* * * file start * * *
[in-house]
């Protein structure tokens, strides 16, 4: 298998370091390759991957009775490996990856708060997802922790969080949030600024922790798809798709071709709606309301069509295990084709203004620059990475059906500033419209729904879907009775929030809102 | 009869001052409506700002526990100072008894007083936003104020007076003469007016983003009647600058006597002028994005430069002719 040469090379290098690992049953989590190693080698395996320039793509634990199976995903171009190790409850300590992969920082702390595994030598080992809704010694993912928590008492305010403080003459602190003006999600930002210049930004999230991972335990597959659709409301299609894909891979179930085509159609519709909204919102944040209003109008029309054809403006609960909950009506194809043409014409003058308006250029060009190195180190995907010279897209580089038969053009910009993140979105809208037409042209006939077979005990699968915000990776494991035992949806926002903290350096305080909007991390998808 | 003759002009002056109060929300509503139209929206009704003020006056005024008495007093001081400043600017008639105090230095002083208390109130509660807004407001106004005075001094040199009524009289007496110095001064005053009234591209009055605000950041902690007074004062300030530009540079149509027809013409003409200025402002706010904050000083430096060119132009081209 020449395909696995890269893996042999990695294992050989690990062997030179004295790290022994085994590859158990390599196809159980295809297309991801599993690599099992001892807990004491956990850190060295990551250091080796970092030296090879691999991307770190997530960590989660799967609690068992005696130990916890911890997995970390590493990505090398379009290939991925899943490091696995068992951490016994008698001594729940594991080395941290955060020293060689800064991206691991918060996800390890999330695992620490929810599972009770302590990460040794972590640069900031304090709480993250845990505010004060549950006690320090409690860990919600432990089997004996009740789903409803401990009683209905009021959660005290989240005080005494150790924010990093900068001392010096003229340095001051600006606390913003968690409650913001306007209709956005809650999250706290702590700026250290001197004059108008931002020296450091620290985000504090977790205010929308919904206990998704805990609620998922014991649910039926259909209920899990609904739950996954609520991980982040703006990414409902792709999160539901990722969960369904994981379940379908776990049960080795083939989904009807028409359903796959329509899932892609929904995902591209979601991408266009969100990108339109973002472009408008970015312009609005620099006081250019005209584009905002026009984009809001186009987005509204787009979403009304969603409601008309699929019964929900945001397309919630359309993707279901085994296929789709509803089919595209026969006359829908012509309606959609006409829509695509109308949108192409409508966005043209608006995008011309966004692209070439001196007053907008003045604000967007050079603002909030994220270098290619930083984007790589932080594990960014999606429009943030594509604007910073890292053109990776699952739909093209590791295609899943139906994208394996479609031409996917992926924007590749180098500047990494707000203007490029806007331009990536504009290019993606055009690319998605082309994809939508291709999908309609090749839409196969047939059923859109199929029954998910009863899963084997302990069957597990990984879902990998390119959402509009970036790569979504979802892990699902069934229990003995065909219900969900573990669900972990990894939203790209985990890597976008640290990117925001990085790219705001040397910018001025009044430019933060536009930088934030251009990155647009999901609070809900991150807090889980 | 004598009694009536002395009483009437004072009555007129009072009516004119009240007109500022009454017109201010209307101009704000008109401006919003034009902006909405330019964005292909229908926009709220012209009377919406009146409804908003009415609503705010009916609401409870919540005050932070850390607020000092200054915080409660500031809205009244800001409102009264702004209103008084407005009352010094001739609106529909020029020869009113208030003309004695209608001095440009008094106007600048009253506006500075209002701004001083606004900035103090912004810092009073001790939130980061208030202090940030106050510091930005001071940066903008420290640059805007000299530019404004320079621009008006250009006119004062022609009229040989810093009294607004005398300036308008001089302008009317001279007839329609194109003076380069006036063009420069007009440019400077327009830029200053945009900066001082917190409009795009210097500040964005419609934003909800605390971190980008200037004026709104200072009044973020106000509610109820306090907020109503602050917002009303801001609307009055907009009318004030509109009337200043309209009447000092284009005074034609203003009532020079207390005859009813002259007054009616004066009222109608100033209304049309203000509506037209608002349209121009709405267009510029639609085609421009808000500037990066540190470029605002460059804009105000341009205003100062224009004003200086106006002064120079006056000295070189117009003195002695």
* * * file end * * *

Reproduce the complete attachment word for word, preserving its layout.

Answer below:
[in-house]
């Protein structure tokens, strides 16, 4: 298998370091390759991957009775490996990856708060997802922790969080949030600024922790798809798709071709709606309301069509295990084709203004620059990475059906500033419209729904879907009775929030809102 | 009869001052409506700002526990100072008894007083936003104020007076003469007016983003009647600058006597002028994005430069002719 040469090379290098690992049953989590190693080698395996320039793509634990199976995903171009190790409850300590992969920082702390595994030598080992809704010694993912928590008492305010403080003459602190003006999600930002210049930004999230991972335990597959659709409301299609894909891979179930085509159609519709909204919102944040209003109008029309054809403006609960909950009506194809043409014409003058308006250029060009190195180190995907010279897209580089038969053009910009993140979105809208037409042209006939077979005990699968915000990776494991035992949806926002903290350096305080909007991390998808 | 003759002009002056109060929300509503139209929206009704003020006056005024008495007093001081400043600017008639105090230095002083208390109130509660807004407001106004005075001094040199009524009289007496110095001064005053009234591209009055605000950041902690007074004062300030530009540079149509027809013409003409200025402002706010904050000083430096060119132009081209 020449395909696995890269893996042999990695294992050989690990062997030179004295790290022994085994590859158990390599196809159980295809297309991801599993690599099992001892807990004491956990850190060295990551250091080796970092030296090879691999991307770190997530960590989660799967609690068992005696130990916890911890997995970390590493990505090398379009290939991925899943490091696995068992951490016994008698001594729940594991080395941290955060020293060689800064991206691991918060996800390890999330695992620490929810599972009770302590990460040794972590640069900031304090709480993250845990505010004060549950006690320090409690860990919600432990089997004996009740789903409803401990009683209905009021959660005290989240005080005494150790924010990093900068001392010096003229340095001051600006606390913003968690409650913001306007209709956005809650999250706290702590700026250290001197004059108008931002020296450091620290985000504090977790205010929308919904206990998704805990609620998922014991649910039926259909209920899990609904739950996954609520991980982040703006990414409902792709999160539901990722969960369904994981379940379908776990049960080795083939989904009807028409359903796959329509899932892609929904995902591209979601991408266009969100990108339109973002472009408008970015312009609005620099006081250019005209584009905002026009984009809001186009987005509204787009979403009304969603409601008309699929019964929900945001397309919630359309993707279901085994296929789709509803089919595209026969006359829908012509309606959609006409829509695509109308949108192409409508966005043209608006995008011309966004692209070439001196007053907008003045604000967007050079603002909030994220270098290619930083984007790589932080594990960014999606429009943030594509604007910073890292053109990776699952739909093209590791295609899943139906994208394996479609031409996917992926924007590749180098500047990494707000203007490029806007331009990536504009290019993606055009690319998605082309994809939508291709999908309609090749839409196969047939059923859109199929029954998910009863899963084997302990069957597990990984879902990998390119959402509009970036790569979504979802892990699902069934229990003995065909219900969900573990669900972990990894939203790209985990890597976008640290990117925001990085790219705001040397910018001025009044430019933060536009930088934030251009990155647009999901609070809900991150807090889980 | 004598009694009536002395009483009437004072009555007129009072009516004119009240007109500022009454017109201010209307101009704000008109401006919003034009902006909405330019964005292909229908926009709220012209009377919406009146409804908003009415609503705010009916609401409870919540005050932070850390607020000092200054915080409660500031809205009244800001409102009264702004209103008084407005009352010094001739609106529909020029020869009113208030003309004695209608001095440009008094106007600048009253506006500075209002701004001083606004900035103090912004810092009073001790939130980061208030202090940030106050510091930005001071940066903008420290640059805007000299530019404004320079621009008006250009006119004062022609009229040989810093009294607004005398300036308008001089302008009317001279007839329609194109003076380069006036063009420069007009440019400077327009830029200053945009900066001082917190409009795009210097500040964005419609934003909800605390971190980008200037004026709104200072009044973020106000509610109820306090907020109503602050917002009303801001609307009055907009009318004030509109009337200043309209009447000092284009005074034609203003009532020079207390005859009813002259007054009616004066009222109608100033209304049309203000509506037209608002349209121009709405267009510029639609085609421009808000500037990066540190470029605002460059804009105000341009205003100062224009004003200086106006002064120079006056000295070189117009003195002695």